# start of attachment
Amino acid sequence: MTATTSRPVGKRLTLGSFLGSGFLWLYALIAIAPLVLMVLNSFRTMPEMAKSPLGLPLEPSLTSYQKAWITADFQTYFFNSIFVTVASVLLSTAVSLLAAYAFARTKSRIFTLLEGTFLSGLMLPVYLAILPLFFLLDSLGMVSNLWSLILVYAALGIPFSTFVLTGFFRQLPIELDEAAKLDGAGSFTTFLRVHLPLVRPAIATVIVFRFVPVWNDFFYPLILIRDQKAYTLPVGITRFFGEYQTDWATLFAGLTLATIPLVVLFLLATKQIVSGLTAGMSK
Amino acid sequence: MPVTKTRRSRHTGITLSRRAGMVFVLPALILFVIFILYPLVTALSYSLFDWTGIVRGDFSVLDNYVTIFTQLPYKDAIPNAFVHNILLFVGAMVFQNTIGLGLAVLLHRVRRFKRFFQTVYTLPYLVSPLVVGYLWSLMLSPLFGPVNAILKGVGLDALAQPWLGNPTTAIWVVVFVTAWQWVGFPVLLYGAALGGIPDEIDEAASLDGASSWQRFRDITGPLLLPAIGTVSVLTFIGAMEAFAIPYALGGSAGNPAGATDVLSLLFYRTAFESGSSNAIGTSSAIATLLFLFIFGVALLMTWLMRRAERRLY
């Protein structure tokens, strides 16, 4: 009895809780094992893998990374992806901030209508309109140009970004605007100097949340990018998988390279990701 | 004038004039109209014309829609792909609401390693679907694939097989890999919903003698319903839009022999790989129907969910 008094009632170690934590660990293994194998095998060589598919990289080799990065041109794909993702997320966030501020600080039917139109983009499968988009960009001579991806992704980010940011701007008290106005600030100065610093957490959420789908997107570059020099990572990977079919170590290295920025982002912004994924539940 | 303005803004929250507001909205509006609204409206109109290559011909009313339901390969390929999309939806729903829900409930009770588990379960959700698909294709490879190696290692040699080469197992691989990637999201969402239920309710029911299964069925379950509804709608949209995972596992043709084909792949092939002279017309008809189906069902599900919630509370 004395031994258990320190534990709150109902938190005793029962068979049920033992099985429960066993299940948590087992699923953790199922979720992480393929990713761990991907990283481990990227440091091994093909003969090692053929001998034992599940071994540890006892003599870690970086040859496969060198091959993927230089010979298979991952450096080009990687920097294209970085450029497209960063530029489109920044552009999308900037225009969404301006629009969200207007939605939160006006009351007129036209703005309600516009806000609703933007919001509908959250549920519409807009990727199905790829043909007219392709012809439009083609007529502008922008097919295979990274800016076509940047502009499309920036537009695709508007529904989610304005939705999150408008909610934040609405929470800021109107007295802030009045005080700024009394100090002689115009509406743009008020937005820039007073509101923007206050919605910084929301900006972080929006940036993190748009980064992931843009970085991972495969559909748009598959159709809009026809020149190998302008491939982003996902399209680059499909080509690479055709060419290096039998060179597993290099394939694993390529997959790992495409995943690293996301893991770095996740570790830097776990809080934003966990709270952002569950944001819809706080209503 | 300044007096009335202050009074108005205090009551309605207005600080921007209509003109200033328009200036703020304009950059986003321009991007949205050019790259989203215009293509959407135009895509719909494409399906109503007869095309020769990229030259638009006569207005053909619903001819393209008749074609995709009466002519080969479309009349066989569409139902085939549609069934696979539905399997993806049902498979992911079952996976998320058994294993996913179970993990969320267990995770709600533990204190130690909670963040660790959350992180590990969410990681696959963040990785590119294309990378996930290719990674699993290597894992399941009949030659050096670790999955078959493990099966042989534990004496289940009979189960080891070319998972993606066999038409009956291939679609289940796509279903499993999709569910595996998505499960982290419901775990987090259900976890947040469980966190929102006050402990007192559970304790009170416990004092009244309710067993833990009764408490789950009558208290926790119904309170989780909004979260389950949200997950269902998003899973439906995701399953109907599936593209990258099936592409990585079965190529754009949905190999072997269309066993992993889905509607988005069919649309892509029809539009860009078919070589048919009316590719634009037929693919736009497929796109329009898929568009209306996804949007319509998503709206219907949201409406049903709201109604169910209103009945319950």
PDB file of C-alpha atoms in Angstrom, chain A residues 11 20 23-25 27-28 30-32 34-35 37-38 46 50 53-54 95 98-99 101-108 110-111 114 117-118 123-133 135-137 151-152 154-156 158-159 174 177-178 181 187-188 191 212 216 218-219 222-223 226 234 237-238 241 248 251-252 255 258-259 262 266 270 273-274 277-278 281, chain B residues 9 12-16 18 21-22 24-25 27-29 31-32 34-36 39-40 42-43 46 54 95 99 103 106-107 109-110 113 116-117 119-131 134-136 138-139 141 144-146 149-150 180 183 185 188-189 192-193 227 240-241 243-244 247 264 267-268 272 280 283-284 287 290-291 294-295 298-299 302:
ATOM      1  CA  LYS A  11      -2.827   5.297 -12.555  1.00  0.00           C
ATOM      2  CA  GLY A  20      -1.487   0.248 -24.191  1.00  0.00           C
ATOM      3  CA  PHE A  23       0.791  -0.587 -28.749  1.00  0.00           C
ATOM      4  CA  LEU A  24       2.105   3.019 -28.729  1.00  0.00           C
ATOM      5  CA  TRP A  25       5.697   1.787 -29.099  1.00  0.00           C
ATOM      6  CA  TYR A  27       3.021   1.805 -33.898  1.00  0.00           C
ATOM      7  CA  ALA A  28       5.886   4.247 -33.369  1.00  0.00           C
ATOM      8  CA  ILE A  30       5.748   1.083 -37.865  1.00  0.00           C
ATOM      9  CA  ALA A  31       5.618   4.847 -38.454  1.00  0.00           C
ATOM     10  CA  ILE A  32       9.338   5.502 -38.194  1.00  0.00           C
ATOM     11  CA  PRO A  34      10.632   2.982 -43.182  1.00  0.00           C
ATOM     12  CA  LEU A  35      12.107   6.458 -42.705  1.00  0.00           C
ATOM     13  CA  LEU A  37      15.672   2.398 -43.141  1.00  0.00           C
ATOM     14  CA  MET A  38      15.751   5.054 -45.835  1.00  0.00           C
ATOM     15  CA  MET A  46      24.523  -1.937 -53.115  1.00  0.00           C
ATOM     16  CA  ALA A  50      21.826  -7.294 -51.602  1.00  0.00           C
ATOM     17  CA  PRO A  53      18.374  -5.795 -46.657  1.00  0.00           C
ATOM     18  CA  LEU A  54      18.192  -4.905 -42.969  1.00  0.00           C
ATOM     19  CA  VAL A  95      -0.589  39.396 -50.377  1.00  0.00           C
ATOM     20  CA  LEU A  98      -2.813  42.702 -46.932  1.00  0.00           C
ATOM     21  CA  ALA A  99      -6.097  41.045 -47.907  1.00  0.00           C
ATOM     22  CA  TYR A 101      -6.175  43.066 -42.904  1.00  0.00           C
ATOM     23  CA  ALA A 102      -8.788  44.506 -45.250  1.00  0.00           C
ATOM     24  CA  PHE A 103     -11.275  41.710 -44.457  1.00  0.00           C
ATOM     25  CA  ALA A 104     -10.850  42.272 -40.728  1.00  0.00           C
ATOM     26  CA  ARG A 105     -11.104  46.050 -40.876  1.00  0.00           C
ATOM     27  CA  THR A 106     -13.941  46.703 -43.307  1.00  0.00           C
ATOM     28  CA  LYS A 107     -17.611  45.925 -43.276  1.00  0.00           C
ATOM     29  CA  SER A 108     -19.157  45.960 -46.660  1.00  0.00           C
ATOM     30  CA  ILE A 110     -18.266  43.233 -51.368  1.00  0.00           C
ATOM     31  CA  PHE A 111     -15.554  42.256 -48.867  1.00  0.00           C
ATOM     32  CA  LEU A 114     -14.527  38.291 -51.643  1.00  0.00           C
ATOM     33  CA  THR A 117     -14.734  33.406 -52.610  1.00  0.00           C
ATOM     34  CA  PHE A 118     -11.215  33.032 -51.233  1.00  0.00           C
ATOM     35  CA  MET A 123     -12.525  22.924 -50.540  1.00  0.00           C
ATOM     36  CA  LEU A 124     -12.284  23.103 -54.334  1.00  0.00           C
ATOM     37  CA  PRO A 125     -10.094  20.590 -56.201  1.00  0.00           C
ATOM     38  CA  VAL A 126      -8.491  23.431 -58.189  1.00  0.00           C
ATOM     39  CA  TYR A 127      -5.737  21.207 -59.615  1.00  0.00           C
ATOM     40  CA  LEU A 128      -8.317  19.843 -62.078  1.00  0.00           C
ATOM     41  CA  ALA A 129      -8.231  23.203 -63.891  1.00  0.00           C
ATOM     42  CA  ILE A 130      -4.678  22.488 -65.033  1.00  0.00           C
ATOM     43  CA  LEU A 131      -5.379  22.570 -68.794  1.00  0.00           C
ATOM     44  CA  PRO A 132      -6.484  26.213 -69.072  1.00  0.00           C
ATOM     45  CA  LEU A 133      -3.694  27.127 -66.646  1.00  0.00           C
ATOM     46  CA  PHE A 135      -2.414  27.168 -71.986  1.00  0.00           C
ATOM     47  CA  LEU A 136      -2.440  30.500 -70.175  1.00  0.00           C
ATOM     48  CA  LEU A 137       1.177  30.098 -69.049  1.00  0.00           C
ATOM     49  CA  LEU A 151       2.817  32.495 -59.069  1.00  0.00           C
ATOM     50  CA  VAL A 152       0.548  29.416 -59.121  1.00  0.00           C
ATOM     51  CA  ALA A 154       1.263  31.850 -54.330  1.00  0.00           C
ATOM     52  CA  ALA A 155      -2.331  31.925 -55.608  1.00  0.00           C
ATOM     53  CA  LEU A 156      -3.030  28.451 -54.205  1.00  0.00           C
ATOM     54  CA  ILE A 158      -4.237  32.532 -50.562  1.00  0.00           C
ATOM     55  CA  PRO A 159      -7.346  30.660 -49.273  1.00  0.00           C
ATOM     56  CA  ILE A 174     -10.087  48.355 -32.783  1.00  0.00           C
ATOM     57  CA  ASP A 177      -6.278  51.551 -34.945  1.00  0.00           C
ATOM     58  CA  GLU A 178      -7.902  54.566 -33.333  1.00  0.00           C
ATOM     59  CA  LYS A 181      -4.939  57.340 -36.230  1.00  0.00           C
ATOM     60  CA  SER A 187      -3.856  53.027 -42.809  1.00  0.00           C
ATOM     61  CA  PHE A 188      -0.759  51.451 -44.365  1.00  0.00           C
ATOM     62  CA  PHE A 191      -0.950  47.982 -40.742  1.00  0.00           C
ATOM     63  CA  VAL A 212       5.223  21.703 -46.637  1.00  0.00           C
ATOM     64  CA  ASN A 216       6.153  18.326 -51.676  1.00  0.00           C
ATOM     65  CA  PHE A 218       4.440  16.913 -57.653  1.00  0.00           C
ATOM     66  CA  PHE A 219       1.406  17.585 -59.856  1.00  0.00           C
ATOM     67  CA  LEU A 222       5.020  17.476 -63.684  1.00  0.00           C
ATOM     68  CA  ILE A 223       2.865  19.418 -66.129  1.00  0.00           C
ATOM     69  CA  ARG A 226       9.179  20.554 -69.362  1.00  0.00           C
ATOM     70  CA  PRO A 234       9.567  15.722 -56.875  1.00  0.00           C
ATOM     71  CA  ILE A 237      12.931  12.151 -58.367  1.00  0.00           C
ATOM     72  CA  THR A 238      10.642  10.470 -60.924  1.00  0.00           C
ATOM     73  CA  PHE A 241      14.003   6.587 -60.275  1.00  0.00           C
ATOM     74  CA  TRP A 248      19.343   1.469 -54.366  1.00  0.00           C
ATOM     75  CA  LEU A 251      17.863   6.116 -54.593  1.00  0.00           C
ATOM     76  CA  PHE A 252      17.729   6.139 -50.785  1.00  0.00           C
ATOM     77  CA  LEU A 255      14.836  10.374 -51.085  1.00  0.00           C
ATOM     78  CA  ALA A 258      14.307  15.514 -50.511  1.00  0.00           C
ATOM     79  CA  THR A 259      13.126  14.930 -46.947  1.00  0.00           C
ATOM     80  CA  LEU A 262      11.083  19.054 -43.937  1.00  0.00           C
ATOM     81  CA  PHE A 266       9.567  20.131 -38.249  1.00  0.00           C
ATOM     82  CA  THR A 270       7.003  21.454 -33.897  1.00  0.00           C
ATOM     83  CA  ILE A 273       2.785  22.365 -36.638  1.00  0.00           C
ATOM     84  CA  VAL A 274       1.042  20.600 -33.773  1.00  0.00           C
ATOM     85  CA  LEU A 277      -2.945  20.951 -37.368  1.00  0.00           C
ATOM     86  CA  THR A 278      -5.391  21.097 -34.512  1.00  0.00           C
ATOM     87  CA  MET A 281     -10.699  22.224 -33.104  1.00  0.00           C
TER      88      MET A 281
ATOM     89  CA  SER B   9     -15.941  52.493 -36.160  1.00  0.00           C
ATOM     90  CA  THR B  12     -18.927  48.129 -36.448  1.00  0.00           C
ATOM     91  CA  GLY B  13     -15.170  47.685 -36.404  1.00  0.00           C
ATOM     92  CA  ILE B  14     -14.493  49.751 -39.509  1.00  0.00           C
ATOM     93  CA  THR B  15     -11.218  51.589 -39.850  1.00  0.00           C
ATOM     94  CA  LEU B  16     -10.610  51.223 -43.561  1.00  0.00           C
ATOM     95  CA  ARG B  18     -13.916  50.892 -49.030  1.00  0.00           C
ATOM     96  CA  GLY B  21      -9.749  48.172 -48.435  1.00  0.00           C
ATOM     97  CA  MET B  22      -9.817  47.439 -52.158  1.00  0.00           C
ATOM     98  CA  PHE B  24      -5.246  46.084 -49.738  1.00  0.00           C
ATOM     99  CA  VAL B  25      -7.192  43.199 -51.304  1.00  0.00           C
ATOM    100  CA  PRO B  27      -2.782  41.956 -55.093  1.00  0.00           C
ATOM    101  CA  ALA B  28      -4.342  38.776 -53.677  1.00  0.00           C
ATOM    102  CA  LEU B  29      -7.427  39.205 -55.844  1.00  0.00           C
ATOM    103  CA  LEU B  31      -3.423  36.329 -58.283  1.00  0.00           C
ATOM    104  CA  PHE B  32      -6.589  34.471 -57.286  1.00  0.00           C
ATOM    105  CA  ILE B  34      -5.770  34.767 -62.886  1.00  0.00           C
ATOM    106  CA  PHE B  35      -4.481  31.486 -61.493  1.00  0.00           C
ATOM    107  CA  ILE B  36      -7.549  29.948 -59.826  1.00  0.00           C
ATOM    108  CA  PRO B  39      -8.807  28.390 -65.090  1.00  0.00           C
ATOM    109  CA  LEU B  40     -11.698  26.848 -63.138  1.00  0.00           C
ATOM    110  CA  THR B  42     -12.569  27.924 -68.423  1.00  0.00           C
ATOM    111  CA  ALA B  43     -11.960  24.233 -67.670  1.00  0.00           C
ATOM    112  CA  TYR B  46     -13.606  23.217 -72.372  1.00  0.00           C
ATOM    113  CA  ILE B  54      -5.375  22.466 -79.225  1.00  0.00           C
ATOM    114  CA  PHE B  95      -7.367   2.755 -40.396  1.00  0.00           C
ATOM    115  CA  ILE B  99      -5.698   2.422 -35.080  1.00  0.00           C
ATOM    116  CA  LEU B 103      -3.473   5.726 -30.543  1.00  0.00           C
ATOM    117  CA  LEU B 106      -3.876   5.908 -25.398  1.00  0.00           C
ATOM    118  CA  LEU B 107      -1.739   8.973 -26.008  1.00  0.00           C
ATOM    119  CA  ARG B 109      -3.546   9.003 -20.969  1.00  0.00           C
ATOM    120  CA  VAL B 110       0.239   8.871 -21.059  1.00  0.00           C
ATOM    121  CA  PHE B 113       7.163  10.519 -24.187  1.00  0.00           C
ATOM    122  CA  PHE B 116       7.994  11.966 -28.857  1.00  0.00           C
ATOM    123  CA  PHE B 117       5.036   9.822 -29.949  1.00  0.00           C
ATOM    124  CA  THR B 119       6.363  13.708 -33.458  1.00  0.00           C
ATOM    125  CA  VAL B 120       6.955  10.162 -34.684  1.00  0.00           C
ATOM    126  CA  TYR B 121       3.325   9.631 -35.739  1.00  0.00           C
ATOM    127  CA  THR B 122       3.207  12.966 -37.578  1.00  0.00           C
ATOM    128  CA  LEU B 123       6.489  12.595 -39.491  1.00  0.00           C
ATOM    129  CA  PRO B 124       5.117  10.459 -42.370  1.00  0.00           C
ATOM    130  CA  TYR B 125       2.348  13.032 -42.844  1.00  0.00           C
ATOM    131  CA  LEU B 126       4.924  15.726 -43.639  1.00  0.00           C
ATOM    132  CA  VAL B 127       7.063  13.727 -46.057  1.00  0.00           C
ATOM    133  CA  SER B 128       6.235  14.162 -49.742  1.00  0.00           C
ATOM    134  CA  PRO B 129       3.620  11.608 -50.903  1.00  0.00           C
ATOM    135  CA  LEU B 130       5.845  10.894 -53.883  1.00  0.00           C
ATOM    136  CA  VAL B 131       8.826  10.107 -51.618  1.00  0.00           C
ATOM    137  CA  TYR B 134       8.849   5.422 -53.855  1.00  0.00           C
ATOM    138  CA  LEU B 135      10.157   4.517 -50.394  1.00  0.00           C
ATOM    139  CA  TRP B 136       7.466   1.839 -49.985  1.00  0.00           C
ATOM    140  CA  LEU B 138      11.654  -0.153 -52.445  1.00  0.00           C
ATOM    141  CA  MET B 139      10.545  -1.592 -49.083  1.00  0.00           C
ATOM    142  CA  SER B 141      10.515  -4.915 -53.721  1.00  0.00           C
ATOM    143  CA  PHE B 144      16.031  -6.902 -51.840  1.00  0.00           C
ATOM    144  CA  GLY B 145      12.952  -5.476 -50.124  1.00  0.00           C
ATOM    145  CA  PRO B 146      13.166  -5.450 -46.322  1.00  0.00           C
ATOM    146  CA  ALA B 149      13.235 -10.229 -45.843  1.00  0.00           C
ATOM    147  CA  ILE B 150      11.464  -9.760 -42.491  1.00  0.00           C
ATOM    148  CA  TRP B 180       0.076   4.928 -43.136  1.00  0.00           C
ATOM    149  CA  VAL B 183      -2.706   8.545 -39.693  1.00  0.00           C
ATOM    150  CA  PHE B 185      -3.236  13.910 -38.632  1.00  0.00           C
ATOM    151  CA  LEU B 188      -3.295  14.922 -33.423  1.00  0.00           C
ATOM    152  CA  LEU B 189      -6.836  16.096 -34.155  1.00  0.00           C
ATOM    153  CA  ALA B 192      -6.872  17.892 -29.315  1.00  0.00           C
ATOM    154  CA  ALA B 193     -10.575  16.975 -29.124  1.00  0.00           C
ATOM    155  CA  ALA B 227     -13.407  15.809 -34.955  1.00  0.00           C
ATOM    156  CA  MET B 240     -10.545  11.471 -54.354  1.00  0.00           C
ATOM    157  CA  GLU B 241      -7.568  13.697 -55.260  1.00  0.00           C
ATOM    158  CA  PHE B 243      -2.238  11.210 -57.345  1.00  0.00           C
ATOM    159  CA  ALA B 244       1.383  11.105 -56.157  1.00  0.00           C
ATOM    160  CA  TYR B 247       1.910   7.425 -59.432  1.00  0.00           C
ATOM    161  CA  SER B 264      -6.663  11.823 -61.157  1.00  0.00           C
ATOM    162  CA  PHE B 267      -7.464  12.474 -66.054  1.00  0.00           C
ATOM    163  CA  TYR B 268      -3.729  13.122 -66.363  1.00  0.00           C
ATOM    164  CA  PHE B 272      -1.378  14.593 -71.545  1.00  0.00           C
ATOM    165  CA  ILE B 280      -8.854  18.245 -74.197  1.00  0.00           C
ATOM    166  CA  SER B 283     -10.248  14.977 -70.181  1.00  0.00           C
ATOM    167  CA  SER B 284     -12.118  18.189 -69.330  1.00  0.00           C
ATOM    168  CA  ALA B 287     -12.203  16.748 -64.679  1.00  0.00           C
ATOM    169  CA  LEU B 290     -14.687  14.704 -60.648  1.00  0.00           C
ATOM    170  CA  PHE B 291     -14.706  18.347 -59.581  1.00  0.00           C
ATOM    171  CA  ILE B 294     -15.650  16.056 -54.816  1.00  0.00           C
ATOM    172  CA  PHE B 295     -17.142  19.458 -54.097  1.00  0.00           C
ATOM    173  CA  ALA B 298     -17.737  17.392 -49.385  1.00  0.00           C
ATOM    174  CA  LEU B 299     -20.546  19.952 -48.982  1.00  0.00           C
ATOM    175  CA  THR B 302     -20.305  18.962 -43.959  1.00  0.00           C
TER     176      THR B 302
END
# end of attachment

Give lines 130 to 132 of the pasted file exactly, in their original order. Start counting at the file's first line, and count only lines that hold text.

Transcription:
ATOM    126  CA  TYR B 121       3.325   9.631 -35.739  1.00  0.00           C
ATOM    127  CA  THR B 122       3.207  12.966 -37.578  1.00  0.00           C
ATOM    128  CA  LEU B 123       6.489  12.595 -39.491  1.00  0.00           C